Tuesday, January 22, 2008

Can a Computer "Write" a Novel?

Apparently ...

As if that's not enough to wrap your mind around, the title of the novel is "True Love," which would seem to imply that the computer would be familiar enough with the subject matter to carry on about affairs of the heart at some length:

The book, published by the city’s Astrel SPb publishing company, is the work of a computer program, created by a team of IT specialists and language experts.

The 320-page novel, called “True Love,” is a variation on Leo Tolstoy’s 1877 classic “Anna Karenina” but written in the style of Japanese author Haruki Murakami.

It is based on 17 famous literary works that were uploaded onto the program. Within 72 hours, the computer generated its novel about true love.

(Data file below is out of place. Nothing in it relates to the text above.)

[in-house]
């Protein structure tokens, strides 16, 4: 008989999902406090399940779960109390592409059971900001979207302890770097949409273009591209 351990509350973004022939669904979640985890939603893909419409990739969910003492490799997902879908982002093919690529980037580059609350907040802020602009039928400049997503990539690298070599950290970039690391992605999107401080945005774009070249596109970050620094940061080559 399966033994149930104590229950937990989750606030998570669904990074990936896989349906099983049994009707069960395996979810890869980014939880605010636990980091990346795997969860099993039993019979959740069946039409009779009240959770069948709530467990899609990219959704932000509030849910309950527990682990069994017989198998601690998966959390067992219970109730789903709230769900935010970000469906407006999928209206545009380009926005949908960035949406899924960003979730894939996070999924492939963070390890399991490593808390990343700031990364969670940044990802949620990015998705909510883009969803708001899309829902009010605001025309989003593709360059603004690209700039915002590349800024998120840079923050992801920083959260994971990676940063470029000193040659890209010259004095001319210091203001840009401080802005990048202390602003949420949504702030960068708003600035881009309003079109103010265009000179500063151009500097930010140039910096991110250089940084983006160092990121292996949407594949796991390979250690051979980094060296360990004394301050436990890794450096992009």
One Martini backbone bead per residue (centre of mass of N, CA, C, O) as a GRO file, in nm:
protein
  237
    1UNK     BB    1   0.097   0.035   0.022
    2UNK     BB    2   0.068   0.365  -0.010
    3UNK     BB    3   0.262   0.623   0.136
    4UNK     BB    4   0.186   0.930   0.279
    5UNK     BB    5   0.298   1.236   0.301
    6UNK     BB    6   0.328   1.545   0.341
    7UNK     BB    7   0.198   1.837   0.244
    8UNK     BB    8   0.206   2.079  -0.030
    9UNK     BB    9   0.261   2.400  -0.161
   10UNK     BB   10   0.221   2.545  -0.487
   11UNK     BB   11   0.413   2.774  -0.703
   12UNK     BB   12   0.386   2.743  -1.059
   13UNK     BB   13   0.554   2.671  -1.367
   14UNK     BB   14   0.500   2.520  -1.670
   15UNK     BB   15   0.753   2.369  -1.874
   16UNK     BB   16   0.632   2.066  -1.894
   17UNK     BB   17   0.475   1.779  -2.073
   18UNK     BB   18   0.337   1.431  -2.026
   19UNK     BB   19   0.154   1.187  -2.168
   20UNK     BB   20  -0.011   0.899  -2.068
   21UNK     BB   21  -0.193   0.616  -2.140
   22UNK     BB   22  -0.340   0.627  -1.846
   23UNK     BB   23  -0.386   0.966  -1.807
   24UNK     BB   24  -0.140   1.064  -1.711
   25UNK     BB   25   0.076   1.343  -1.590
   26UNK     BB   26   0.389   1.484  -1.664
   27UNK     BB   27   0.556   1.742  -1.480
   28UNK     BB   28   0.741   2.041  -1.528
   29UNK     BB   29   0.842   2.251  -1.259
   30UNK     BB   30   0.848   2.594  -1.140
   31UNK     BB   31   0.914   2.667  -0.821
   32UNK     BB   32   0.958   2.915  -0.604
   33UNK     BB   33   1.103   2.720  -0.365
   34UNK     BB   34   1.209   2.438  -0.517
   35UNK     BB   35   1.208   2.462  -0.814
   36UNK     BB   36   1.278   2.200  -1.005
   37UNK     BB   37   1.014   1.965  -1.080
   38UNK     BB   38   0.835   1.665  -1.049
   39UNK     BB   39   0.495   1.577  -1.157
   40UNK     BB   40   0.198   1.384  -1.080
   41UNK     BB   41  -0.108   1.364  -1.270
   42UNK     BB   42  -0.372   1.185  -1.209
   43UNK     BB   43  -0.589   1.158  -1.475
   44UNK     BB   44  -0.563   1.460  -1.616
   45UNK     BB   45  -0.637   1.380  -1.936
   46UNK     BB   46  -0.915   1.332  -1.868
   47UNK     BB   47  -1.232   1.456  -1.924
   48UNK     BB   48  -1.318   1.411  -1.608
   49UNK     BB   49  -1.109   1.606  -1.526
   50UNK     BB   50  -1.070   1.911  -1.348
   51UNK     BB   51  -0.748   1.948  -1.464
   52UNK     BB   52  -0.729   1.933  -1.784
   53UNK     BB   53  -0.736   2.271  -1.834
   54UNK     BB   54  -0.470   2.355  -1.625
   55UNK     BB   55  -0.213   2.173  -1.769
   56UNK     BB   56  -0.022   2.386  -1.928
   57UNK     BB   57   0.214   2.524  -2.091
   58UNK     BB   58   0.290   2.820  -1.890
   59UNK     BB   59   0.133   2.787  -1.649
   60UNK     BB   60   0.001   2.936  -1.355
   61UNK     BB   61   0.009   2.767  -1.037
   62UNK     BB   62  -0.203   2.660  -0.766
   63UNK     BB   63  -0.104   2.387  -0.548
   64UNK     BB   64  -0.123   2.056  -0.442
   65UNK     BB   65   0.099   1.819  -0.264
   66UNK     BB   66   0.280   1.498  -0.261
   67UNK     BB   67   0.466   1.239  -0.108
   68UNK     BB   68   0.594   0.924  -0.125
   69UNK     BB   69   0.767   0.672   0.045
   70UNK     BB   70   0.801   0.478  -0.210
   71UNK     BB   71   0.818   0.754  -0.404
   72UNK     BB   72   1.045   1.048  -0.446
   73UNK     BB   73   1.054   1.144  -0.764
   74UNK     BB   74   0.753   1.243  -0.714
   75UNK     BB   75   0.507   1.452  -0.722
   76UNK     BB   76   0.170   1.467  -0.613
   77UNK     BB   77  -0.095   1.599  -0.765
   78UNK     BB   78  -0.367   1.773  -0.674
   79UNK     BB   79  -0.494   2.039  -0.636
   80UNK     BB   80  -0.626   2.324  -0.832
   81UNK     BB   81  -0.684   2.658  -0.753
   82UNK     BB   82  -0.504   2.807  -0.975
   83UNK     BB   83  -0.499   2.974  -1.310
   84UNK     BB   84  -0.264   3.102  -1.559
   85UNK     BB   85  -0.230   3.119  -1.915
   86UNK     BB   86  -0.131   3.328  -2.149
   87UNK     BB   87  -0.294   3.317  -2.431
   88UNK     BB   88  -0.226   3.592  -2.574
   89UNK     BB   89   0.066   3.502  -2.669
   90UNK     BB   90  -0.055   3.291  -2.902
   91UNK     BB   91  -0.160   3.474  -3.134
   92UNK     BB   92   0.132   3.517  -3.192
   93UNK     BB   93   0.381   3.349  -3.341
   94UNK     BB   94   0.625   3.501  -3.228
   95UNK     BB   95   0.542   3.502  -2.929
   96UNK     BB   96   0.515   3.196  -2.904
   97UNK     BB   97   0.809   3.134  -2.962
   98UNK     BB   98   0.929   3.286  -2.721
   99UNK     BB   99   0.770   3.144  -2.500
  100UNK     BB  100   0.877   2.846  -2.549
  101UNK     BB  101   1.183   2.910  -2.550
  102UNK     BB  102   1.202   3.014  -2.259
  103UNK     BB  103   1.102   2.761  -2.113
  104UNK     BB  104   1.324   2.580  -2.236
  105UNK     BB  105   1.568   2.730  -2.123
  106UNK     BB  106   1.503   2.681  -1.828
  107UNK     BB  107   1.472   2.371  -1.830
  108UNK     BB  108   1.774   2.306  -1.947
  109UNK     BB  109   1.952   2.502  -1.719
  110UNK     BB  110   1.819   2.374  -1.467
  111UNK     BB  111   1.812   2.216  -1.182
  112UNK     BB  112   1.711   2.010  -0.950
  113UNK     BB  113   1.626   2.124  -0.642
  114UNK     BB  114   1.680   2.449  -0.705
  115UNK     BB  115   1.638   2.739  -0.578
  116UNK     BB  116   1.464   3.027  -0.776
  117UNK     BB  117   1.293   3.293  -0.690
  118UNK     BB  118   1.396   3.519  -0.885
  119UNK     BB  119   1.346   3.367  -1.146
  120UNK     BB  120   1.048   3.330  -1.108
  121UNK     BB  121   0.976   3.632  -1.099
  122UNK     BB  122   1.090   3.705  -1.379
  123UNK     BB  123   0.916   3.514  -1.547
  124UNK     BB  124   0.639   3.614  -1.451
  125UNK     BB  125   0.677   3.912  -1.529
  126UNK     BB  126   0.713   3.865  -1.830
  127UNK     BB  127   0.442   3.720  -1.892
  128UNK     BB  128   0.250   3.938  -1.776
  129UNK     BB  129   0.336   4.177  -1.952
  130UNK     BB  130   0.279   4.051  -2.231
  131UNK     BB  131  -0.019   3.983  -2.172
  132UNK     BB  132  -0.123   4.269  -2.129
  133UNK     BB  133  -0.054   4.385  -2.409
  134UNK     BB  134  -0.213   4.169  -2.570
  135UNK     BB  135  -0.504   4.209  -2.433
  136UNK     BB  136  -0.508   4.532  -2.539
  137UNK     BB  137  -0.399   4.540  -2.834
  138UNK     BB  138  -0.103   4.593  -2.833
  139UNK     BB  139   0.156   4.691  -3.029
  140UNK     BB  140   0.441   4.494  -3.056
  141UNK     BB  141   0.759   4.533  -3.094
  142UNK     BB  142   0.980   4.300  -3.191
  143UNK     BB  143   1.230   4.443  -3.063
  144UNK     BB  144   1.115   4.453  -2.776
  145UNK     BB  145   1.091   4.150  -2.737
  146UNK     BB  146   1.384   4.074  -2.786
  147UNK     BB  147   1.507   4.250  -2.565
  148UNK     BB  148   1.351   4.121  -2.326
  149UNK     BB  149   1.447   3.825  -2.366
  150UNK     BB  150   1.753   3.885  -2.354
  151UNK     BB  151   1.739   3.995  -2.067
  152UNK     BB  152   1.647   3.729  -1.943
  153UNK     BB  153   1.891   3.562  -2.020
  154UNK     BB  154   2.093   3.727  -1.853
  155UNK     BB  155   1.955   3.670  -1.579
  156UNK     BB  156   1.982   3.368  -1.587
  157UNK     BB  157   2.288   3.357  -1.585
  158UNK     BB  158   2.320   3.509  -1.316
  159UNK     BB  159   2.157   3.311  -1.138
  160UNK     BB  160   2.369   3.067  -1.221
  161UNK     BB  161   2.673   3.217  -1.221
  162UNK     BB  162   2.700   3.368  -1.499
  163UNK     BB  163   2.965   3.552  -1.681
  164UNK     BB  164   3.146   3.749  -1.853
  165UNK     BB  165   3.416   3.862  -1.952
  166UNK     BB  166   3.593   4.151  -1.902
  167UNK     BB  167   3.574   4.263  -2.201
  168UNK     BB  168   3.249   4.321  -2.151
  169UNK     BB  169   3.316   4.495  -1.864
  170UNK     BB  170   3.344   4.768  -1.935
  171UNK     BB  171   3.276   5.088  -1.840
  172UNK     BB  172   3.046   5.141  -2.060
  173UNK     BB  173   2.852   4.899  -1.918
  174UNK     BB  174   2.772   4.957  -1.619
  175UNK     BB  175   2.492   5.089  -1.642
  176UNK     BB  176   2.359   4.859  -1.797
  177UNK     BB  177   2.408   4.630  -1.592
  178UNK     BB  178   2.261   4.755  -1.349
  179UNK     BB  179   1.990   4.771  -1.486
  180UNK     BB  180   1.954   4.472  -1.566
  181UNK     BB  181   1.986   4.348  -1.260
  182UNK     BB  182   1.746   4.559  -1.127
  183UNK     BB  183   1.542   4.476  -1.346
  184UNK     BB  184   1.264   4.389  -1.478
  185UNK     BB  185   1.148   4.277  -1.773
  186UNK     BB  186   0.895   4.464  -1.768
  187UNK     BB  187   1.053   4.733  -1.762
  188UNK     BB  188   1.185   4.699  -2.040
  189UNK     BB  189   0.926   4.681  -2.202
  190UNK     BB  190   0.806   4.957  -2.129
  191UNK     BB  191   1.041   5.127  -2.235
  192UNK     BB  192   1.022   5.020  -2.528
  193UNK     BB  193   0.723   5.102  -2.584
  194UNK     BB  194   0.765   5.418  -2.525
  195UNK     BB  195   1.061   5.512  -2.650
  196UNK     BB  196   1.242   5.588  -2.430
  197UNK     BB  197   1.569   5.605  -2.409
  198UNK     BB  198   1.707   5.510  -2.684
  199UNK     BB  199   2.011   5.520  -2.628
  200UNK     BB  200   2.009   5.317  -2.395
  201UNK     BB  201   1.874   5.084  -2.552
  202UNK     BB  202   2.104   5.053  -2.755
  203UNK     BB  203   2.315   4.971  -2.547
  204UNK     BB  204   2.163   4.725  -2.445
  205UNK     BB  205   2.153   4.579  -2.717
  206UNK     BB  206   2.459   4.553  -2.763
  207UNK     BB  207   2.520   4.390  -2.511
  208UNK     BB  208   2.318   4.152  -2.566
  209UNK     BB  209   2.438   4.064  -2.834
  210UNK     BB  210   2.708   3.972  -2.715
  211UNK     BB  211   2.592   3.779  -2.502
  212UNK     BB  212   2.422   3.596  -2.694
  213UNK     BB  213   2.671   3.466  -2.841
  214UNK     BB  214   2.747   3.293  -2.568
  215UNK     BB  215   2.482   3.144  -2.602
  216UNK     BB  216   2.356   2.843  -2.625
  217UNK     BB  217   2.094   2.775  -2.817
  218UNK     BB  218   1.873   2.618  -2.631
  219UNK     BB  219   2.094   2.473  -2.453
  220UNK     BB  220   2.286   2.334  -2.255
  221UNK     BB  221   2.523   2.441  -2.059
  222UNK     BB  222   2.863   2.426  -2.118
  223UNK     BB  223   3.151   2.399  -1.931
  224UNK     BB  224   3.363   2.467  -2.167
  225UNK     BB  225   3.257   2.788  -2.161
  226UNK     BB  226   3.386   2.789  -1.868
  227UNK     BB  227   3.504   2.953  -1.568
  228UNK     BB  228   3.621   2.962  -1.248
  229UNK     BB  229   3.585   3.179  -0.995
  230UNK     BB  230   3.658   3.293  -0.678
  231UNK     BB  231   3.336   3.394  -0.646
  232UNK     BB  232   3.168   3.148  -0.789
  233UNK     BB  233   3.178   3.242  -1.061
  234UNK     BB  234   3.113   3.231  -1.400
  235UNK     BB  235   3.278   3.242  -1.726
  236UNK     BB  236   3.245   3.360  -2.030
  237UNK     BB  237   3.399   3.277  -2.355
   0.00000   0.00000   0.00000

Personally, this development creates a string of rather profound questions that something like a chess-playing computer doesn't inspire: Is the book any good? Is it literary? Did the computer actually "write" this book or merely synthesize the other books into one format? Will the book have an emotional impact on the reader? Did the computer learn anything during the process of "writing" the book? And so forth ...

I hope there's much more to this story to come.

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